Self-esteem following maxillofacial and orthopedic injuries: preliminary observations in sub-Saharan Africans
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The face is a vital component of one’s personality and body image while extremities are important in function (mobility, routine daily activities). Recovery and rehabilitation from acquired maxillofacial and orthopedic traumas are psychological in nature.
This was a prospective study of recruited subjects in a Nigerian University teaching hospital. A total of 160 participants (80 with maxillofacial injuries and 80 with orthopedic injuries) had repeated review assessments within 1 week of arrival in the hospital (time 1), 4–8 weeks after initial contact (time 2), and 10–12 weeks thereafter (time 3), using Rosenberg’s Self-Esteem Questionnaire.
Thirty-three (41.3%) participants in the maxillofacial injured and 12 (15.0%) in the orthopedic injured subjects scored between 0 and 14 at time 1. At time 2, 39 (51.3%) subjects in the maxillofacial fracture group and 20 (29.0%) in the orthopedic injured group scored between 0 and 14, while at time 3, 7 (9.2%) in the maxillofacial fracture group and 1 (1.5%) in the orthopedic injured group scored between 0 and 14. There was a statistical significant difference between the two groups when compared at times 1, 2, and 3 with p < 0.001, p = 0.006, and p = 0.041 respectively. Subjects with maxillofacial fracture consistently had lower self-esteem compared to subjects with orthopedic injured for times 1, 2, and 3.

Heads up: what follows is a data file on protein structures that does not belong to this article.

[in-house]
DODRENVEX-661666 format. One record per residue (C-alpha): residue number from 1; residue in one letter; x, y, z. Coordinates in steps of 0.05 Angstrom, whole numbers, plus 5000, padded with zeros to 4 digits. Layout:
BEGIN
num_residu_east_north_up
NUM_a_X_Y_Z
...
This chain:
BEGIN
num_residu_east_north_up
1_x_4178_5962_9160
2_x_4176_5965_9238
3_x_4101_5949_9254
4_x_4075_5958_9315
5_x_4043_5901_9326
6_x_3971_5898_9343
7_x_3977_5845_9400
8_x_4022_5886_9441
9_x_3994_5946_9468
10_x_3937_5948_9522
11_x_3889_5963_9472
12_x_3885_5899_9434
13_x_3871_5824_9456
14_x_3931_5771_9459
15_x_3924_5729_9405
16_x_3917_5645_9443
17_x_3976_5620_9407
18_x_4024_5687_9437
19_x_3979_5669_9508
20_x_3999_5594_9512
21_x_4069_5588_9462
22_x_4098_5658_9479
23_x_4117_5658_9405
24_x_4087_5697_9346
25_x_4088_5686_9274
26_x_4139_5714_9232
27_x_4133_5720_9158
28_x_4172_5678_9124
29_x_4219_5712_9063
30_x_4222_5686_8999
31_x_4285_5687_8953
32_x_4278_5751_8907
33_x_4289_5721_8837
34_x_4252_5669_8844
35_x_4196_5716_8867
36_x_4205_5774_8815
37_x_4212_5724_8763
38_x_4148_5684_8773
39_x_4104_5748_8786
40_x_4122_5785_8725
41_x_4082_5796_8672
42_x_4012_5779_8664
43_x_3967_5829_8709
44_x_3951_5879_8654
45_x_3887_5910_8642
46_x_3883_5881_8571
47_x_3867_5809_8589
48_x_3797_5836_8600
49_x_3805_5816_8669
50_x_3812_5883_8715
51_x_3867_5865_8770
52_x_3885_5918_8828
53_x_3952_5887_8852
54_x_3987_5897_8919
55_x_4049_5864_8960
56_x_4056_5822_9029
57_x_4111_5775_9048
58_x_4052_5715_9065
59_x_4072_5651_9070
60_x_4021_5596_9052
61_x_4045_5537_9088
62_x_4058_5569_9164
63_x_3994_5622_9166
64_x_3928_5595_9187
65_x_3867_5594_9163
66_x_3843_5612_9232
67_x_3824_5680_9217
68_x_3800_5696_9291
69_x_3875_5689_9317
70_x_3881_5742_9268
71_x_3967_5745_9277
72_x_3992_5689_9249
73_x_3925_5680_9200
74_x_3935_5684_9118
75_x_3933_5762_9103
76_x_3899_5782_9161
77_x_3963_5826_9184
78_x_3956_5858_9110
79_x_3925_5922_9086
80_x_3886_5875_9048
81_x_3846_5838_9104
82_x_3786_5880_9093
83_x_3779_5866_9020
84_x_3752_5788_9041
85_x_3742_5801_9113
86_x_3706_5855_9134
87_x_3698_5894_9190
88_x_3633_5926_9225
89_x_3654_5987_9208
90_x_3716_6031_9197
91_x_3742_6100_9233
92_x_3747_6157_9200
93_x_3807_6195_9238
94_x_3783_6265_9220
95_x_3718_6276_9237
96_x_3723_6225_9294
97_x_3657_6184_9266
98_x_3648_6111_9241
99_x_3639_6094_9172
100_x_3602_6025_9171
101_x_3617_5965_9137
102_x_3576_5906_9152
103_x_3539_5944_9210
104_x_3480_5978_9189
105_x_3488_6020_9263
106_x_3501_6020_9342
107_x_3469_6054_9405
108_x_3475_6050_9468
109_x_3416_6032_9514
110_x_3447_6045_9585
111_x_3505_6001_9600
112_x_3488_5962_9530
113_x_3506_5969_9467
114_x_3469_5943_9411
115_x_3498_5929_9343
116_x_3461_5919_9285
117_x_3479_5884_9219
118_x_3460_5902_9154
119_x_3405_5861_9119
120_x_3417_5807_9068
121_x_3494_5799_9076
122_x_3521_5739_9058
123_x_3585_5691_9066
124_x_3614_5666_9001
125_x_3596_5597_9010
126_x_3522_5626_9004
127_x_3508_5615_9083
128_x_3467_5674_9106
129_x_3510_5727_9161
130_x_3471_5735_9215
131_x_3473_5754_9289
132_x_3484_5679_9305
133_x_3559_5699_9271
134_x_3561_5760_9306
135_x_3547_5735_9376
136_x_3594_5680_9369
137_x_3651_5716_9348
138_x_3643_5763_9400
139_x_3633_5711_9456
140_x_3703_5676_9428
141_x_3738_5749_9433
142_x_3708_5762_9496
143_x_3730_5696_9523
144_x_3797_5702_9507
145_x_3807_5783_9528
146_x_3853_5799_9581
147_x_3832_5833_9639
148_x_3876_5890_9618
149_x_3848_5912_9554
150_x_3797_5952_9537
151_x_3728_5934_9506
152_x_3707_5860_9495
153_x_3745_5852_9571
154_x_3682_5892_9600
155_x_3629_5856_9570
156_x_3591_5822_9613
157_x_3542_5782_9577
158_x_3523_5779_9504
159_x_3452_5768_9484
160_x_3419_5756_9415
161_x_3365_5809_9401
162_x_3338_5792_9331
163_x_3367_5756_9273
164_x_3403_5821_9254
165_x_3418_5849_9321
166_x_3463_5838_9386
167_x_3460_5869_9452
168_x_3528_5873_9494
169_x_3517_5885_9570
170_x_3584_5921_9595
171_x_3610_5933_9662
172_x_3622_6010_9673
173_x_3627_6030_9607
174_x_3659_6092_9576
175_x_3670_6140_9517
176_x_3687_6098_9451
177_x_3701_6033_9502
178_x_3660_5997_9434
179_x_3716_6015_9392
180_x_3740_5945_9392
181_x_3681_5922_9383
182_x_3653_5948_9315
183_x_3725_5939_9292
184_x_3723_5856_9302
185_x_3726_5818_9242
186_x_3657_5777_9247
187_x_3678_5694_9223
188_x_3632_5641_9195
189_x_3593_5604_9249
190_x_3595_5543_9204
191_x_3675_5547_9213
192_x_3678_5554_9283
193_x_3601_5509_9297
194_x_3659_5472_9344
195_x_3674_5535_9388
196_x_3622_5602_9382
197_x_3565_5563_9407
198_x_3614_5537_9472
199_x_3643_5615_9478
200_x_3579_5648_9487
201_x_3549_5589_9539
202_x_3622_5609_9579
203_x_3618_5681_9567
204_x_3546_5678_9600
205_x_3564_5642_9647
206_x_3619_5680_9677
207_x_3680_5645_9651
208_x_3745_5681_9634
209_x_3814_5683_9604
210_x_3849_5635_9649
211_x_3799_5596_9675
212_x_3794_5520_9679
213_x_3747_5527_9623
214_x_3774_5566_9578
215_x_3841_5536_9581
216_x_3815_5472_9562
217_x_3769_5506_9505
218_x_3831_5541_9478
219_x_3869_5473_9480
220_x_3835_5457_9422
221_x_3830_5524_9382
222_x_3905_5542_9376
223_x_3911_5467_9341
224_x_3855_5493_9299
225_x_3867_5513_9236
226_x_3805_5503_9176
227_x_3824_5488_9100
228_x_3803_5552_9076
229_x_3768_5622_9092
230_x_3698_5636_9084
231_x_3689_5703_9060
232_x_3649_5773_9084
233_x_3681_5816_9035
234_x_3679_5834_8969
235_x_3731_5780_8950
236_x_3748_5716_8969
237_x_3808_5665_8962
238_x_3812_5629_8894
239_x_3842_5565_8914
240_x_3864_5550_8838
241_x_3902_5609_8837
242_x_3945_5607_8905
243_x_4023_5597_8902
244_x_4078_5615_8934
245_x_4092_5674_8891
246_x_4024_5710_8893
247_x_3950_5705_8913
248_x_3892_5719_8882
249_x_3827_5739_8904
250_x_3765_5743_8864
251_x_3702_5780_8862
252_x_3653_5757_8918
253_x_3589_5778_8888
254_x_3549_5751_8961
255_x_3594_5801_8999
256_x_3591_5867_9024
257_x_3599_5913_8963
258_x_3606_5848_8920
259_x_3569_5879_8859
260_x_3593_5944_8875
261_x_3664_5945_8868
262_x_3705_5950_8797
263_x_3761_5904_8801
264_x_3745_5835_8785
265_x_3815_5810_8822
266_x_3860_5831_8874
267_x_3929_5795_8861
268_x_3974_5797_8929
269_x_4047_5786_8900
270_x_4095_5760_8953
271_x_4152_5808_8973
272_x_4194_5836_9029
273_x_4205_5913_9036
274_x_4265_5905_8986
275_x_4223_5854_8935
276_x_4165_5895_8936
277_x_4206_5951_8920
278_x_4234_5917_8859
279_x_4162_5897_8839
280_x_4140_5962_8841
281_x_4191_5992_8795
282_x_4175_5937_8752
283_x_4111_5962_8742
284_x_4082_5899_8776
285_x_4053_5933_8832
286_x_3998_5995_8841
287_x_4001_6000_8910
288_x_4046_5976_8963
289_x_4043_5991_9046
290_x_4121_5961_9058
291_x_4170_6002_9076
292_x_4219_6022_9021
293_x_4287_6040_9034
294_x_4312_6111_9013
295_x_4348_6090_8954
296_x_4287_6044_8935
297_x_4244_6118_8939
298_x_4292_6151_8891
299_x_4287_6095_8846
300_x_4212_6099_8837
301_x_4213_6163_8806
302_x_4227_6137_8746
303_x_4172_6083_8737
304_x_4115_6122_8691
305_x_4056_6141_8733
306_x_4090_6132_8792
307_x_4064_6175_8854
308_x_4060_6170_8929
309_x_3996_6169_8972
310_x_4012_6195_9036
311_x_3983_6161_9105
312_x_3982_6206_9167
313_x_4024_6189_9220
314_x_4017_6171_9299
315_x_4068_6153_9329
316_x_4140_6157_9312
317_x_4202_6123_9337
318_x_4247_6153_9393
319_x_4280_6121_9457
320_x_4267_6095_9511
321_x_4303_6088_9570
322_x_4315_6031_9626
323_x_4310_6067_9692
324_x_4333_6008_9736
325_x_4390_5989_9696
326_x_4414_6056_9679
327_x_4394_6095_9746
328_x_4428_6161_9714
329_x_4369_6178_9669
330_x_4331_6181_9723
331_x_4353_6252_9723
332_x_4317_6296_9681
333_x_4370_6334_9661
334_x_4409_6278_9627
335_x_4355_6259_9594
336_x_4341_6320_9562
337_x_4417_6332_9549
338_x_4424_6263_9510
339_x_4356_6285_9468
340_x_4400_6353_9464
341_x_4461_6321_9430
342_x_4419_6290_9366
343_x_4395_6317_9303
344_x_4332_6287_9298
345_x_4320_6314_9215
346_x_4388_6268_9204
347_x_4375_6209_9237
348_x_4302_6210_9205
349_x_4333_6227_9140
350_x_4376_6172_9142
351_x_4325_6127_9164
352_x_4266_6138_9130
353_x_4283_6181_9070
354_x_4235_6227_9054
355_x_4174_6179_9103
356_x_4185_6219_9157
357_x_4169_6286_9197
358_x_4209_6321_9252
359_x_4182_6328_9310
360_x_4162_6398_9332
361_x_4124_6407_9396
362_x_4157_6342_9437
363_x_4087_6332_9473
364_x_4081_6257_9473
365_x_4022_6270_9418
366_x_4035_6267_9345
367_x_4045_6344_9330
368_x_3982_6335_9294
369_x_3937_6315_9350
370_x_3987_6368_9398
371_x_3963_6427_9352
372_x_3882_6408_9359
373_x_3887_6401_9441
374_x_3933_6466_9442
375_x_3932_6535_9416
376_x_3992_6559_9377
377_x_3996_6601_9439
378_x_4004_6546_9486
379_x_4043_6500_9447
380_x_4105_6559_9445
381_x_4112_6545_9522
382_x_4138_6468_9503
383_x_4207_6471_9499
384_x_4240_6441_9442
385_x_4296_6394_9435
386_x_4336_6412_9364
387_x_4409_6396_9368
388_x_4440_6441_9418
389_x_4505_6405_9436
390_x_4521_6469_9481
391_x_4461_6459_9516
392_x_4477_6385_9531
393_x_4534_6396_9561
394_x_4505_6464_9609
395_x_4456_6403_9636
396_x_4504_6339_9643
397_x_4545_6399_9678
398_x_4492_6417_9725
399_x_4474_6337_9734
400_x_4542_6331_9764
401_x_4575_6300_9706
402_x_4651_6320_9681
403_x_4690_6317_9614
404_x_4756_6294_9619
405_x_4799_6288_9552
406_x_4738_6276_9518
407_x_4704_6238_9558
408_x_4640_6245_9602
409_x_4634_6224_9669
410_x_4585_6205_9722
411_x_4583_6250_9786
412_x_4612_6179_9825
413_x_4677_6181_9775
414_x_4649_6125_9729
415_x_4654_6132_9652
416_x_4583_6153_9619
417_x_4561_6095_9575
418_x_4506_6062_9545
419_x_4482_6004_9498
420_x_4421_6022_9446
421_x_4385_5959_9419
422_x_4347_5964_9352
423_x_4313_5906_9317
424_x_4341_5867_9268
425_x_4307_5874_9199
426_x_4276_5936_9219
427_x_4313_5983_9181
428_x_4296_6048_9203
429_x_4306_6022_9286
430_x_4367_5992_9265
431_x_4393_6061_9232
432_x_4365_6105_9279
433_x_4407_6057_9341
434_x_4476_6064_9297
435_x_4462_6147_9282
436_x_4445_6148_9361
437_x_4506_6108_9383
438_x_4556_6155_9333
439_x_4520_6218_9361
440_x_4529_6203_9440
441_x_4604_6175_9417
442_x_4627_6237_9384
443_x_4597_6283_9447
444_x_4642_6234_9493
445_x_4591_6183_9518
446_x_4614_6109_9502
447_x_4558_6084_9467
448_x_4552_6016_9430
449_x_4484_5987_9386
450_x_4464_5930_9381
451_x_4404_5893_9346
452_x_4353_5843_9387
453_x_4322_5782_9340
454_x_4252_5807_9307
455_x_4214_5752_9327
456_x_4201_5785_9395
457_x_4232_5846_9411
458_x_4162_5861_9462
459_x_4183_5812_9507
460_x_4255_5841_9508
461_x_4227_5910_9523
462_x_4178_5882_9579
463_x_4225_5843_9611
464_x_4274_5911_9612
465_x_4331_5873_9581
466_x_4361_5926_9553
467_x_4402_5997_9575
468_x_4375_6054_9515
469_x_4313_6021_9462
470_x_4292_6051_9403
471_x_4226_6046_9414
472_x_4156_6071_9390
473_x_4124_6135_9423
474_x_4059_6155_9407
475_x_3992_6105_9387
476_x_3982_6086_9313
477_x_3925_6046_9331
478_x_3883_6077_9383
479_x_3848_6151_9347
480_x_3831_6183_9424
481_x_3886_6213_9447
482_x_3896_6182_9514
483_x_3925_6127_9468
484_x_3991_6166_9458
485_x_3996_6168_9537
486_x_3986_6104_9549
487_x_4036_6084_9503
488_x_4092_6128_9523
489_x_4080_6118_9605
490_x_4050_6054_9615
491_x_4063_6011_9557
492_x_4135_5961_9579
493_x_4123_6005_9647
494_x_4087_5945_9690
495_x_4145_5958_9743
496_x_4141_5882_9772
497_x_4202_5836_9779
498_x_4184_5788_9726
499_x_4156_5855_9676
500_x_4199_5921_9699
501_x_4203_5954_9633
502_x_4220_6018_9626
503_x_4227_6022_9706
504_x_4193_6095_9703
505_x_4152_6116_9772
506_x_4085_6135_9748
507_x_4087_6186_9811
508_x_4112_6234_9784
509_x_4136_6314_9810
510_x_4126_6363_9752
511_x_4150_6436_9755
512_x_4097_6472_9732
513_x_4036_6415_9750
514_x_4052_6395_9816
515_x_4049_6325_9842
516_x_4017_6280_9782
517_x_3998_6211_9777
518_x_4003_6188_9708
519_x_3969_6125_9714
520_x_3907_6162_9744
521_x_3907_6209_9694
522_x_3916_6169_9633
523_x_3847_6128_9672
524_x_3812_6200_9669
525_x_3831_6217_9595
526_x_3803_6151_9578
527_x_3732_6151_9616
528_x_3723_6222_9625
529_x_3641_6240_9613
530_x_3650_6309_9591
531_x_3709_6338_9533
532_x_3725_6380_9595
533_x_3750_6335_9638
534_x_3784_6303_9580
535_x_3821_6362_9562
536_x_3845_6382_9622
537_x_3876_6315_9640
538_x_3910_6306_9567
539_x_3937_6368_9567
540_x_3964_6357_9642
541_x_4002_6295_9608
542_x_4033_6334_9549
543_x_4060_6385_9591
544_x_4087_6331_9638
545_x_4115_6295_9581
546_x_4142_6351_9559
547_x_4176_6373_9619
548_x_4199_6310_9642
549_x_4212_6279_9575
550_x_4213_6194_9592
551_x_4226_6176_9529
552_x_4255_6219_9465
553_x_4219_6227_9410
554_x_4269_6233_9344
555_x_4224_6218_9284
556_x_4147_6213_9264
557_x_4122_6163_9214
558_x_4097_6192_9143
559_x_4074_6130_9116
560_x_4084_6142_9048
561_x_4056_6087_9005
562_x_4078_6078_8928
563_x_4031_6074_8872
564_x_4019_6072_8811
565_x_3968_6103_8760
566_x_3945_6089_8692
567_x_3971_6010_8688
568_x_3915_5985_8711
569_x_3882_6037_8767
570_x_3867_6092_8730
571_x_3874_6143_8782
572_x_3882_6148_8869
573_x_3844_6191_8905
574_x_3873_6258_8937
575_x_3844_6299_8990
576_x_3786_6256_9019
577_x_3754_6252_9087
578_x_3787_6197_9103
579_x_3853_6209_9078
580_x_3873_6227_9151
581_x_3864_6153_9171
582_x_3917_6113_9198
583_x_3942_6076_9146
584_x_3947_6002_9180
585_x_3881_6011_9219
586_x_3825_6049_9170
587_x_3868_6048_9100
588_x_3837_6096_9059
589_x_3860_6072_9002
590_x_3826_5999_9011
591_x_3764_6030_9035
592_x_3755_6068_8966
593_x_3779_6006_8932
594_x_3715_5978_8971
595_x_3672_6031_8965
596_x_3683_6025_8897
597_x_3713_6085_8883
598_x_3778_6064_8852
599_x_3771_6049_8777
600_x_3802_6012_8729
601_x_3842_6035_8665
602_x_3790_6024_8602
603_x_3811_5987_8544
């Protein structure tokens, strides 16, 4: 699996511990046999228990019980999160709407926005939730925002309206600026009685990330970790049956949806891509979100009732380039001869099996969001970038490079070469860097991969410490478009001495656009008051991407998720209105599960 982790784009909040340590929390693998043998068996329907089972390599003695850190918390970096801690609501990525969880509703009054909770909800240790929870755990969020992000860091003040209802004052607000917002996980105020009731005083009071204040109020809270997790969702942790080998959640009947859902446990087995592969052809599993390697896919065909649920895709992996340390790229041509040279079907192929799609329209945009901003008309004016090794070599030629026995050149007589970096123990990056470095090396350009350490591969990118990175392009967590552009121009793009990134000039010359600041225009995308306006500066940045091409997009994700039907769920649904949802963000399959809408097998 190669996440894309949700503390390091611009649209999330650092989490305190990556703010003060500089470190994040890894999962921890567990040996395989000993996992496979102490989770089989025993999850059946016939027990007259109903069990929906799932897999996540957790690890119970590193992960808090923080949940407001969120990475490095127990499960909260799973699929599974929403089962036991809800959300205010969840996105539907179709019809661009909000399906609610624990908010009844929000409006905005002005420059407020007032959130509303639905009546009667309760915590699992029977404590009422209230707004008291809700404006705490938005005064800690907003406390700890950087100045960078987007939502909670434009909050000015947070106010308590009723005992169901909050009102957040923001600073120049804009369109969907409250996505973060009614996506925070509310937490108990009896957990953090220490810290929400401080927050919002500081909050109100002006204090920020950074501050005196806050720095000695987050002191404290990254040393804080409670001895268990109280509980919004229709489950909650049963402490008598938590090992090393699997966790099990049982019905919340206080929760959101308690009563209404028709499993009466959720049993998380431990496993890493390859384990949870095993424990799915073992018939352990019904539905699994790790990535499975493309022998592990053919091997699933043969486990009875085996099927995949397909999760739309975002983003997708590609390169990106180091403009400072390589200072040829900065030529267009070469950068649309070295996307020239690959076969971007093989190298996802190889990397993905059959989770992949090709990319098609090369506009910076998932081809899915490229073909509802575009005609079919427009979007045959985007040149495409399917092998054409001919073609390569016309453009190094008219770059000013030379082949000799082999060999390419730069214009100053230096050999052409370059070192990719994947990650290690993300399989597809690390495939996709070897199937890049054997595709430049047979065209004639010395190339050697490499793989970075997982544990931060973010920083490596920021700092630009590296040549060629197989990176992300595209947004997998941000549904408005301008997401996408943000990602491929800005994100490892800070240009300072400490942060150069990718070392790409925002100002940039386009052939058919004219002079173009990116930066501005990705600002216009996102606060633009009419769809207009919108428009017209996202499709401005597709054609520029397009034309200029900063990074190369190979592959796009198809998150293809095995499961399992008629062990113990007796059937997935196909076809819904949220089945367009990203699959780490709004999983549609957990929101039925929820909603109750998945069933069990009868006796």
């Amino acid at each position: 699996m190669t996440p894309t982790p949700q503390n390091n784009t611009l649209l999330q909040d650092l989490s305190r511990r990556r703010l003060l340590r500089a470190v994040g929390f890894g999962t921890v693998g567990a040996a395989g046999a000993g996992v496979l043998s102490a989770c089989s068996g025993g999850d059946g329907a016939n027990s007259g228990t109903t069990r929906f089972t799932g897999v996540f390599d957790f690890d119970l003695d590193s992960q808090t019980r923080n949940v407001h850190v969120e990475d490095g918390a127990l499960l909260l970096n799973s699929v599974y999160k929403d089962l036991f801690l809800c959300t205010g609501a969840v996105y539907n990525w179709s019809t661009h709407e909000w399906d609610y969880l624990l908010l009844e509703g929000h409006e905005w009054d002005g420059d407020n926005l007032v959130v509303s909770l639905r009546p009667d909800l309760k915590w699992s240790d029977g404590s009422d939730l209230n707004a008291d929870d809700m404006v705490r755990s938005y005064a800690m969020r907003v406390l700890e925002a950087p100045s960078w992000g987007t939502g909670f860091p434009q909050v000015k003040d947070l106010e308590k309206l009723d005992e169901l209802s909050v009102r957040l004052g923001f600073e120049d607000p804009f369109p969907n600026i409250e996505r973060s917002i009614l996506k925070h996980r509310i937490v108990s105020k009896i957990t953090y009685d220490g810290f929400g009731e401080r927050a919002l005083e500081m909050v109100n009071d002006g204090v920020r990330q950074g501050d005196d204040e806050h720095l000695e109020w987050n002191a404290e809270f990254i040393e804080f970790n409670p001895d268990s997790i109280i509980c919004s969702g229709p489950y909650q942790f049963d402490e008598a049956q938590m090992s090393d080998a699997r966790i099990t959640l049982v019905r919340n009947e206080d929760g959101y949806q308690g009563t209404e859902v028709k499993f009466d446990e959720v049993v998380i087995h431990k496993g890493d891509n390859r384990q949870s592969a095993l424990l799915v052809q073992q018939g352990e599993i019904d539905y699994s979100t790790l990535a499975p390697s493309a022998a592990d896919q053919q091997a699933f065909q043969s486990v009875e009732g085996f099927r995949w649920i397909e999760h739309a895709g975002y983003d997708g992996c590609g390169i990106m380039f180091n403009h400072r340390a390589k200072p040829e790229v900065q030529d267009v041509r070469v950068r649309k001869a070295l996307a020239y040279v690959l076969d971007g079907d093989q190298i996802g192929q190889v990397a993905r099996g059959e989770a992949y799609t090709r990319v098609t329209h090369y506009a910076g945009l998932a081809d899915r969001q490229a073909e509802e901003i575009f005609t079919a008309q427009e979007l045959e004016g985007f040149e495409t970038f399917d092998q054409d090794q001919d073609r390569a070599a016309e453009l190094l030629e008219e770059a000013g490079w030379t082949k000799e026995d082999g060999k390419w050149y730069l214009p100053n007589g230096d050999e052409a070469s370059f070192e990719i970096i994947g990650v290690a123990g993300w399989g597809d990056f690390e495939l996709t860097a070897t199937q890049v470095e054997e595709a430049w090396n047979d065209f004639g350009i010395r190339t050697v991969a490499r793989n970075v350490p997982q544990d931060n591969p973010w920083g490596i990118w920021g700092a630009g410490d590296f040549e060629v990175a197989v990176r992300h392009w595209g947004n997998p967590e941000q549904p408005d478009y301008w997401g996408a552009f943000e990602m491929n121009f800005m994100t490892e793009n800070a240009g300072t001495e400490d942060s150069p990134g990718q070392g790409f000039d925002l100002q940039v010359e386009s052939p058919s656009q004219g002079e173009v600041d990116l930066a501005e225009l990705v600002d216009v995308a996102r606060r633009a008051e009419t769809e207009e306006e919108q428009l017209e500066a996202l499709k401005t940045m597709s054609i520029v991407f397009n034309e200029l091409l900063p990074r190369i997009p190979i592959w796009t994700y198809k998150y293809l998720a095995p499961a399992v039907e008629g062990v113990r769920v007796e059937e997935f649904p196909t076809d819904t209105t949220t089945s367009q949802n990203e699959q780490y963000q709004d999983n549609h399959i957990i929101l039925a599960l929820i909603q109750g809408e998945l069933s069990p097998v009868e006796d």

Self-esteem may be reduced following maxillofacial injuries; therefore, measures should be taken by surgeons to minimize the risk of facial scarring by careful handling of tissues. Also, management of these injuries should integrate multidisciplinary care that will address psychological needs of patients.
KeywordsFracture Maxillofacial Orthopedic Psychological Self-esteem
The authors are grateful to the nursing staff of the surgical and orthopedic wards of the Obafemi Awolowo University Teaching Hospital Ile-Ife, for their assistance during the study period.
Dr. Braimah R. O was the initiator of the concept, involved in the design, definition of intellectual content, literature search, manuscript preparation, manuscript editing, and manuscript review.
Dr. Ukpong D. I was the initiator of the concept, involved in design, definition of intellectual content, literature search, manuscript preparation, manuscript editing, and manuscript review.
Prof. Ndukwe K. C was the initiator of the concept, involved in the design, definition of intellectual content, literature search, manuscript preparation, manuscript editing, and manuscript review.
Prof Akinyoola A. L was involved in the design, definition of intellectual content, manuscript preparation, manuscript editing, and manuscript review.
Compliance with ethical standards
Conflict of interest
The authors declare that they have no conflict of interest.
All procedures performed in studies involving human participants were in accordance with the ethical standards of the institutional and/or national research committee and with the 1964 Helsinki declaration and its later amendments or comparable ethical standards.
Informed consent was obtained from all participants included in the study.
Approval and consent to participate in the study were gotten from the hospital’s Ethics and Research Committee with protocol number ERC/2012/02/06, national number NHREC/27/02/2009a, and international number IRB/IEC/0004553.
Consent for publication
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